Death of Saint Publius of Malta, chief of the island who befriended Saint Paul when the Roman contingent stopped in Malta while taking the holy prisoner to Rome. As recorded in Acts 28, Paul cured Publius' father of a sickness and converted to Christianity, later becoming Malta's first bishop. He died a martyr's death at the hands of the cruel Roman emperor Trajan.
Deaths of Saint Fructuosus, Bishop of Tarragona in Castile and the deacons Saint Augurius and Saint Eulogius at the hands of the Roman emperor Valerian.
Death of Saint Patroclus of Troyes, a rich Christian who provided provisions and housing for Christians throughout Troyes and, when discovered, was tortured and put to death for his faith.
Death of Saint Agnes, Virgin and Martyr. For more on her, see TODAY'S LITURGY.
Death of Saint Epiphanius, bishop of Pavia who rebuilt the city after the hordes of Odoacer ransacked Pavia. He sought long and hard to ransom all citizens who had been taken hostage and that is how he died, contracting the deadly fever while traveling to pay the ransom.
Death of Saint Meinrad, Benedictine hermit from Switzerland who turned his back on the world and sought refuge in the mountains, founding a hermitage. On this date in 861 he befriended two men who came to him for help. It was a ruse and they first tried to rob him, but seeing he was only a poor hermit, flew into a rage and clubbed Meinrad to death. Today the St. Meinrad's Seminary in Indiana is named after him.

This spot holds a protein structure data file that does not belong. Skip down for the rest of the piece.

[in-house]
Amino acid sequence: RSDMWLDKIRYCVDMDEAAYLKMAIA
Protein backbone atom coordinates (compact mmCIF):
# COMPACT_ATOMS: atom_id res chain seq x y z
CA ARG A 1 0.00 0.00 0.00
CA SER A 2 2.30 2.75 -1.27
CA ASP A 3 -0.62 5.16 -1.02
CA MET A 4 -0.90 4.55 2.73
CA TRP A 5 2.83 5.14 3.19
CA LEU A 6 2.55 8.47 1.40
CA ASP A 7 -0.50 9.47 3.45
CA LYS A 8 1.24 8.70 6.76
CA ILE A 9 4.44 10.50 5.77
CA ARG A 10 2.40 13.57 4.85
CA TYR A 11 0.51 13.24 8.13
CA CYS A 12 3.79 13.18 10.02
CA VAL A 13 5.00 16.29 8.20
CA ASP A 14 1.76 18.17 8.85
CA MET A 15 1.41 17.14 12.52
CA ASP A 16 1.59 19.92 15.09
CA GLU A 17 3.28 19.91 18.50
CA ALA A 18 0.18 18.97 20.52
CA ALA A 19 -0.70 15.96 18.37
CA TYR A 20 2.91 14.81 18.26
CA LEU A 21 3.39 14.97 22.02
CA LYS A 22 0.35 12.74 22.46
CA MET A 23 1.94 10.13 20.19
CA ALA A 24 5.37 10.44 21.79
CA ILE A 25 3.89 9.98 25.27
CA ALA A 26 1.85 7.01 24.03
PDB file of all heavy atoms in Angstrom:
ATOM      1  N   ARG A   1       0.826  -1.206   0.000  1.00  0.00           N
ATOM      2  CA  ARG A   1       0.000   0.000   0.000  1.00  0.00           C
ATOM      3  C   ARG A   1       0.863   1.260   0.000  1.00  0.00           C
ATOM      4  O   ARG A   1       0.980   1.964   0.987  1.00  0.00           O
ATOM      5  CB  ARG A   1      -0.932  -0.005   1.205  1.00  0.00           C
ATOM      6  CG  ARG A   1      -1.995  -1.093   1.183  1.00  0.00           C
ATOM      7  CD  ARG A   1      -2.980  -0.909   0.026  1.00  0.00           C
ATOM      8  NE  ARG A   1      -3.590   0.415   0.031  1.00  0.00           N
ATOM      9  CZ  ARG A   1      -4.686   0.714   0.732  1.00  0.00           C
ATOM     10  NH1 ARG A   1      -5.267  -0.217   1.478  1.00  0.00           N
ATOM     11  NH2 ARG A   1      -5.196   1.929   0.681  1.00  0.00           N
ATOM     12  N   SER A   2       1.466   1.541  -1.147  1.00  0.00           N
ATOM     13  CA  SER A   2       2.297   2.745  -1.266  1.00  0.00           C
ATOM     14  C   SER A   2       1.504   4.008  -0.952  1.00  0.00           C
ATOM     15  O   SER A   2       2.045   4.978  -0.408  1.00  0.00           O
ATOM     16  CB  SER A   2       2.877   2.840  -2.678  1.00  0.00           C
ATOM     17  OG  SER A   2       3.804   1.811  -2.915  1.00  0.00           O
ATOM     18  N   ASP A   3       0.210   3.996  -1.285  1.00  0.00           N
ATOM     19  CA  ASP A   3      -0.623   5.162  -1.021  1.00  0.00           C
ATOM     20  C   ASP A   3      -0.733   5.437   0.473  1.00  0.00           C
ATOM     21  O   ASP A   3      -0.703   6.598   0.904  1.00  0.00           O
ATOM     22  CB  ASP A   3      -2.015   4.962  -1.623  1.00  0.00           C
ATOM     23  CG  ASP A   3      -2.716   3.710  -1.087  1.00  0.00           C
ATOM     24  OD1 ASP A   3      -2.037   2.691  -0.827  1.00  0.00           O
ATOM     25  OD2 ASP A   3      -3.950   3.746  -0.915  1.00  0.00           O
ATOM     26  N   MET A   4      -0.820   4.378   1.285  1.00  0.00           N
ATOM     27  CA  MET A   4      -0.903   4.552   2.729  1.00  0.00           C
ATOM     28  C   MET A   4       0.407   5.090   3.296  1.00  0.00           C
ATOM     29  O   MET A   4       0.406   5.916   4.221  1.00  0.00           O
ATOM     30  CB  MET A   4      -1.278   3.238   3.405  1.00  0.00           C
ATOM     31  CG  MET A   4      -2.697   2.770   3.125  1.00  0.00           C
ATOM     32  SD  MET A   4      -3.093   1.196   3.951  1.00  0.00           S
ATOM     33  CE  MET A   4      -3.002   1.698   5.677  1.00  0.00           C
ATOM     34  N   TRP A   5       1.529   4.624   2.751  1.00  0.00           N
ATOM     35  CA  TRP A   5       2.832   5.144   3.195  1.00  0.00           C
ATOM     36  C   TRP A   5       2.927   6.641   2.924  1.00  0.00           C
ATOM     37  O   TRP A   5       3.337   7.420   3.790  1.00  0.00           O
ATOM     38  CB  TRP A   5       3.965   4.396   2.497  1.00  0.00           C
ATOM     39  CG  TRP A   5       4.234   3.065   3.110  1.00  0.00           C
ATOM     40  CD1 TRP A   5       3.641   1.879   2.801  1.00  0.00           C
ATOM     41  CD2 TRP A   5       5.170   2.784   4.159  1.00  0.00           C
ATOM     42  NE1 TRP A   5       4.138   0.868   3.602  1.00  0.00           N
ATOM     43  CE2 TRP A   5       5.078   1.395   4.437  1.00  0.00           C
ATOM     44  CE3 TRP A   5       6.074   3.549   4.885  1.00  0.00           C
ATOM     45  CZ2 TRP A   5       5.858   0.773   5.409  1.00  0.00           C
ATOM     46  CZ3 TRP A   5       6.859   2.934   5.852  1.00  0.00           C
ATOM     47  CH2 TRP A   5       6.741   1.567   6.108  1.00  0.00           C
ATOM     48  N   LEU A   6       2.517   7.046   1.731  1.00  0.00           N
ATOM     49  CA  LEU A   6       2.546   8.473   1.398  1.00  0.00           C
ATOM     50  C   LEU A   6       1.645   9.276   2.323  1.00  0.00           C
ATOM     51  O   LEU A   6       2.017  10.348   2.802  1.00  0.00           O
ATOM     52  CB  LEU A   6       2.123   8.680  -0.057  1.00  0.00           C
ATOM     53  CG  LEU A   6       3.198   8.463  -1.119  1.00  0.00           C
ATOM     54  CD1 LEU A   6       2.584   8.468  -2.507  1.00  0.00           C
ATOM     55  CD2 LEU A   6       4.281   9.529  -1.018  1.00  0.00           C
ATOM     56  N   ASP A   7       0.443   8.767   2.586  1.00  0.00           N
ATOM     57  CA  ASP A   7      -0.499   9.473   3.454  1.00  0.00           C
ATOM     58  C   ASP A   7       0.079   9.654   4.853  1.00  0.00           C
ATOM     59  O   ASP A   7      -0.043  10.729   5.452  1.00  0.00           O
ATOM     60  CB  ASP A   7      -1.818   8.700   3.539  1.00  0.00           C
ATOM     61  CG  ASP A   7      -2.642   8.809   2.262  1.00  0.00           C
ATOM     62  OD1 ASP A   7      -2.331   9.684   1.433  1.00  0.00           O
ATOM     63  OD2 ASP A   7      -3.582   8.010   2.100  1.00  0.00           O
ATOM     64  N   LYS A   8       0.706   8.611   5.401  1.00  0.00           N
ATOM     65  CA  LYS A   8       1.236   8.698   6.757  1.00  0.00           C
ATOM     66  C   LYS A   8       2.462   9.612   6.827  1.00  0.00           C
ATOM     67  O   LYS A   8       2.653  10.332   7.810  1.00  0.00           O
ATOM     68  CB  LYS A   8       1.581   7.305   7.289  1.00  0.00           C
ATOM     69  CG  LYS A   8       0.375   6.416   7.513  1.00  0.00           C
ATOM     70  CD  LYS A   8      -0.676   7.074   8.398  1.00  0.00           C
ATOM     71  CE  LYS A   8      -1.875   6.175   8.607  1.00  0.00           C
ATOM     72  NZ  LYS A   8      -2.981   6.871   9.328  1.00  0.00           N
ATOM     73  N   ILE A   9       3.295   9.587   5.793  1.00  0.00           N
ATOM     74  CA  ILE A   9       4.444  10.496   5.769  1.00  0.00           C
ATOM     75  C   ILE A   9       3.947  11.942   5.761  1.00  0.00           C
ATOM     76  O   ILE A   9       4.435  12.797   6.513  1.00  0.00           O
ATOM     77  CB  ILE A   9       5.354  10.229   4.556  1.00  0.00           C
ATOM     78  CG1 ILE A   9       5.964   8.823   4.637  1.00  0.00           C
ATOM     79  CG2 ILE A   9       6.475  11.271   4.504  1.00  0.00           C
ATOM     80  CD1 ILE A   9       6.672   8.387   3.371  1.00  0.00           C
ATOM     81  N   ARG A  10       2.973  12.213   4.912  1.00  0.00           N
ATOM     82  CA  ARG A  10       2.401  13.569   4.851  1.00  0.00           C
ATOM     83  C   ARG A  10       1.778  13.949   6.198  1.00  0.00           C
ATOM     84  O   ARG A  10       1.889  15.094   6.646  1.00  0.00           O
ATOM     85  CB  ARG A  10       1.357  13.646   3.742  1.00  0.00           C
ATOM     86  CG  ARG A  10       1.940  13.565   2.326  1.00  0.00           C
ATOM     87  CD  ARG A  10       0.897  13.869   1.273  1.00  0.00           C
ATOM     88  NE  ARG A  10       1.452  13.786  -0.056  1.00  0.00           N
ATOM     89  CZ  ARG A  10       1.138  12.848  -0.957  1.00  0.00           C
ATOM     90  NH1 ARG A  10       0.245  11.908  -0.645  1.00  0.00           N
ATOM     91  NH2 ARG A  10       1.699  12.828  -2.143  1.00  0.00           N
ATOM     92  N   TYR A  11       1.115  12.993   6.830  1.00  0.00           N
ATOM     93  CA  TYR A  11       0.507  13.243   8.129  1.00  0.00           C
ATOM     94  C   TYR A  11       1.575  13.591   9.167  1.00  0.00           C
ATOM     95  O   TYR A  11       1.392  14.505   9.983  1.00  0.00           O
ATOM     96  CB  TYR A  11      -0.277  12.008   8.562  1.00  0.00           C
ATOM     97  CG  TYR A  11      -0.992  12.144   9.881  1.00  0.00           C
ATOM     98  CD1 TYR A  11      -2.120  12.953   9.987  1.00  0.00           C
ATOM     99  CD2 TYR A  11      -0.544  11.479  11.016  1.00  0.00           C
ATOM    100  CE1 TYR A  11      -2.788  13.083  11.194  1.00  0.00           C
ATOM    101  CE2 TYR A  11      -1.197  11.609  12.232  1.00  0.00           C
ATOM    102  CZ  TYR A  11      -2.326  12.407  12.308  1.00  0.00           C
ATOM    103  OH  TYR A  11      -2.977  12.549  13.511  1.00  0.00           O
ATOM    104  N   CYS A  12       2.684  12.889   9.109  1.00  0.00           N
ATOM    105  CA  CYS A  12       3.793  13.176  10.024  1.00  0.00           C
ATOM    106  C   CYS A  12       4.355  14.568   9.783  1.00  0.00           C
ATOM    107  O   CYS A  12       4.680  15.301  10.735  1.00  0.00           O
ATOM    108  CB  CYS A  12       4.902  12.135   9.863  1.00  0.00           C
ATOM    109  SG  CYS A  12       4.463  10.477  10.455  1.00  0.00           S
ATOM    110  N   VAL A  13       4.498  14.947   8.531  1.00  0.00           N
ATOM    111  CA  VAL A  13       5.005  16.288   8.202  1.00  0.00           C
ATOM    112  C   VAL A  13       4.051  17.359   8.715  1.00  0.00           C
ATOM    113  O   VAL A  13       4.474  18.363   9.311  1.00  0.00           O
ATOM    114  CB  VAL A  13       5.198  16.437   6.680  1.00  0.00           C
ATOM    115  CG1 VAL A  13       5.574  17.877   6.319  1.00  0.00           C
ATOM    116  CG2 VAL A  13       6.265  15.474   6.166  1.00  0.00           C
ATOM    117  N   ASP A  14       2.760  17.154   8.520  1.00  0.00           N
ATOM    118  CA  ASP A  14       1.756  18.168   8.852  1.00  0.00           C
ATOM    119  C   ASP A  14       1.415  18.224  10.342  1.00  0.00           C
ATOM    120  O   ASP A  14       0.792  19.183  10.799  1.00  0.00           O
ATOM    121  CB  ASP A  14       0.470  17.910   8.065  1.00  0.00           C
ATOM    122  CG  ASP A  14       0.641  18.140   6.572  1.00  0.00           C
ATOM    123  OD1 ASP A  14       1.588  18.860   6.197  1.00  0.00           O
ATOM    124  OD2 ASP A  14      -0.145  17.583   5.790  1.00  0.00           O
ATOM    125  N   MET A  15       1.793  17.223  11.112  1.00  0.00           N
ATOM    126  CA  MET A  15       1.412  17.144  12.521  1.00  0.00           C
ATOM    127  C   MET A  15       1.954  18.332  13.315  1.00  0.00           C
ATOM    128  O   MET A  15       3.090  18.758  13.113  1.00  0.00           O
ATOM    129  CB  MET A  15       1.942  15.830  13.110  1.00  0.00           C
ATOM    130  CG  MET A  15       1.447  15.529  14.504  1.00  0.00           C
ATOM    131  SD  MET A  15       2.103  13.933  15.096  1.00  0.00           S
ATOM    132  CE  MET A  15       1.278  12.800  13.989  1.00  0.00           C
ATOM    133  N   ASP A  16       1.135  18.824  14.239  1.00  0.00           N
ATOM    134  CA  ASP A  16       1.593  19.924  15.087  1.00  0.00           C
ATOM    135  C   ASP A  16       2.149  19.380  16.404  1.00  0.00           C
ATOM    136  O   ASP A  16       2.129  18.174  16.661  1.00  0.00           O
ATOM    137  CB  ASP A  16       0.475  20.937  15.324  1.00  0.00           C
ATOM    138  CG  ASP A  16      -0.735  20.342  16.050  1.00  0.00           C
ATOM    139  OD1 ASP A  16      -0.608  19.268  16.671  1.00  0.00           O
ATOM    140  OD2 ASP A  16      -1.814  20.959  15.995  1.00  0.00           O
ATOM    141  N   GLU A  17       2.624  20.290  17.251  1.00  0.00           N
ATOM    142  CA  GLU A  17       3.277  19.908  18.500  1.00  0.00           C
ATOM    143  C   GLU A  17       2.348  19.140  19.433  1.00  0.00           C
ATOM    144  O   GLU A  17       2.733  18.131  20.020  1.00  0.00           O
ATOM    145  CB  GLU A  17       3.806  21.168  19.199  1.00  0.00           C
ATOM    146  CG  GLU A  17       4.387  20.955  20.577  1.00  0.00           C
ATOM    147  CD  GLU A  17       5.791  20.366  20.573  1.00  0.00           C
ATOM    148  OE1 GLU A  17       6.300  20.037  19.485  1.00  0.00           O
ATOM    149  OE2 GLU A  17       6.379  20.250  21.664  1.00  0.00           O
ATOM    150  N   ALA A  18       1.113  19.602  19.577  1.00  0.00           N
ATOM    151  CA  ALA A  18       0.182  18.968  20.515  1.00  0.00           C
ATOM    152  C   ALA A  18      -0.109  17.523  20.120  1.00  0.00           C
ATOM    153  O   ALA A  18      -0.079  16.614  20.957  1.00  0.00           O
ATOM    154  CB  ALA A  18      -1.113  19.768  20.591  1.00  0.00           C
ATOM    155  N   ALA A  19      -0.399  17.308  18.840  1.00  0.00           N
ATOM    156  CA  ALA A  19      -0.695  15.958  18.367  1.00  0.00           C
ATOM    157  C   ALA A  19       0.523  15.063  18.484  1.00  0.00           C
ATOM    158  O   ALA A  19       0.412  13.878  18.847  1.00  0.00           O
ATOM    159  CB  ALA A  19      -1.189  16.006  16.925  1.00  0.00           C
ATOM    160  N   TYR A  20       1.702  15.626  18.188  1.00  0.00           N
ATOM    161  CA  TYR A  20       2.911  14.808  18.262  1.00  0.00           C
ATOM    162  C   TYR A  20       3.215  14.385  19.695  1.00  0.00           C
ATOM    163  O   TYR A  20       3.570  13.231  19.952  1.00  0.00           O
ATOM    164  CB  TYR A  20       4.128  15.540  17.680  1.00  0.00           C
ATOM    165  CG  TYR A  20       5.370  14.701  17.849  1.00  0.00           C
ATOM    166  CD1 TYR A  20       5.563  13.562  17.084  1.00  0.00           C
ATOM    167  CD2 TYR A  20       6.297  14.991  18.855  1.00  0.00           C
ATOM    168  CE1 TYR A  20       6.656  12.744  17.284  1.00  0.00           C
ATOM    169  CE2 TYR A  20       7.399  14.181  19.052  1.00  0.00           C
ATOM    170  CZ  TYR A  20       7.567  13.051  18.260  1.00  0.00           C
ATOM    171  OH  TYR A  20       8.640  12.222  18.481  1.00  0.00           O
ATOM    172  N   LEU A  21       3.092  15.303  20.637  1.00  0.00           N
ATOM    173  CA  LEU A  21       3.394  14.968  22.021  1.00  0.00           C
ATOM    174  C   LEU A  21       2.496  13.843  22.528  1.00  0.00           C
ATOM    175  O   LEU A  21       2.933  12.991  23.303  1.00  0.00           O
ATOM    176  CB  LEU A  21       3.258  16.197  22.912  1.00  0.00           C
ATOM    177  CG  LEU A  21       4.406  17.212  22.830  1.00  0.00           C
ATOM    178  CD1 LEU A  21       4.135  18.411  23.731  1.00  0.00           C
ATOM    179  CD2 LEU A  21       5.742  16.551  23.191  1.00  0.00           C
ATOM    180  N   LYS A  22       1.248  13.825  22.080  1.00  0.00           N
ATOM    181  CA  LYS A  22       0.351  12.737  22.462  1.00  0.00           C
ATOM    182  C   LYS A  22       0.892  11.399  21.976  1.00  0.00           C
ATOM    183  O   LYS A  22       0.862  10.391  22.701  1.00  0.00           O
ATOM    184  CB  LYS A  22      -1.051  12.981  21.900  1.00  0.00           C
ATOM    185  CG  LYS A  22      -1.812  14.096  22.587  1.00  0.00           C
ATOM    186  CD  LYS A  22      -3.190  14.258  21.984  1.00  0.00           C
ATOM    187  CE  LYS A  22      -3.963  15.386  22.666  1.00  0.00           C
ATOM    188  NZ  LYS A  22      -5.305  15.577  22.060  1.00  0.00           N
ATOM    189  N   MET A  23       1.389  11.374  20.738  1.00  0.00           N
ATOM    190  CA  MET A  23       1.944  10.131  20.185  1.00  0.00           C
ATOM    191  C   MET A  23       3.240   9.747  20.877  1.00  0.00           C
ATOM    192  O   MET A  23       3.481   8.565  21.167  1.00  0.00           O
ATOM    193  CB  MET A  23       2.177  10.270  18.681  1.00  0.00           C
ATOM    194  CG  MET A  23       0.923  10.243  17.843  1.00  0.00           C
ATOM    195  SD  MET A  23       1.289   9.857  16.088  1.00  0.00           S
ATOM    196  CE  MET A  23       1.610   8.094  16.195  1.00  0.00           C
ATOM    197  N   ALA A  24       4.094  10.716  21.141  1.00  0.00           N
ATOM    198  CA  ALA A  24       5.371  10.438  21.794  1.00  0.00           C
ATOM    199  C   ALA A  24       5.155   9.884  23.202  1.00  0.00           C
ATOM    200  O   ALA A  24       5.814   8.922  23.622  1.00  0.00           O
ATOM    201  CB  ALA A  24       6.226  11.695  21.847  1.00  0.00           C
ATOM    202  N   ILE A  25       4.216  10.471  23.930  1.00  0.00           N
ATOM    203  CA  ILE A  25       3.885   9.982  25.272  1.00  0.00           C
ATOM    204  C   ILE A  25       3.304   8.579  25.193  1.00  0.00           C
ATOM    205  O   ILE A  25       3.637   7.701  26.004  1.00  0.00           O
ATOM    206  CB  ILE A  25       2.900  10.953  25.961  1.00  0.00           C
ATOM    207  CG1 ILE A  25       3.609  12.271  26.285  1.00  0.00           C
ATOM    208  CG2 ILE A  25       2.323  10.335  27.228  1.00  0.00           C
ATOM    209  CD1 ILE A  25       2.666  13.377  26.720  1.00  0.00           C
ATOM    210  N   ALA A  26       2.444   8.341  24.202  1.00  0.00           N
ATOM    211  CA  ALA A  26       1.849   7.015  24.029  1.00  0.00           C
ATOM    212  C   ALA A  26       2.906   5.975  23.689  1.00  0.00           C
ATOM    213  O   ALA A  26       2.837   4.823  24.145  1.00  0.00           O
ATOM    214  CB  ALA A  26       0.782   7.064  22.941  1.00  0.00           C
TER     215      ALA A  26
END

Death of Pope Paschal II, 160th successor of Peter. His pontificate lasted nine years spanning the eleventh and twelfth centuries. This Ravenna-born Pope was forced into exile because of the investiture issue and struggle for supremacy between Paschal and Henry V who succeeded in having himself crowned, prolonging the emperor's right of investiture of bishops.
Birth of Saint Wulfstan, Anglo-Saxon bishop of Worcester, England who would defend the faith against Norman invasion and end Bristol's slave trade.
King Phillip II, Henry II and Richard the Lion-heartedteam up to set out on the Third Crusade.
Cardinal Pierre of Tarentaise, a close confidant of Saint Albert the Great and Saint Thomas Aquinas, is chosen the 185th successor of Peter, becoming Blessed Pope Innocent V. He would be responsible for bringing the faith to the far east, baptizing the three ambassadors sent to him by the great Khan. Innocent would die six months later on June 22, 1276.
Pope John Paul II touches down at Havana airport marking the historic occasion of his first visit ever to Cuba, one of the last bastions of Soviet communism. The fruits from this five-day visit would be plentiful as is evidenced today a year later.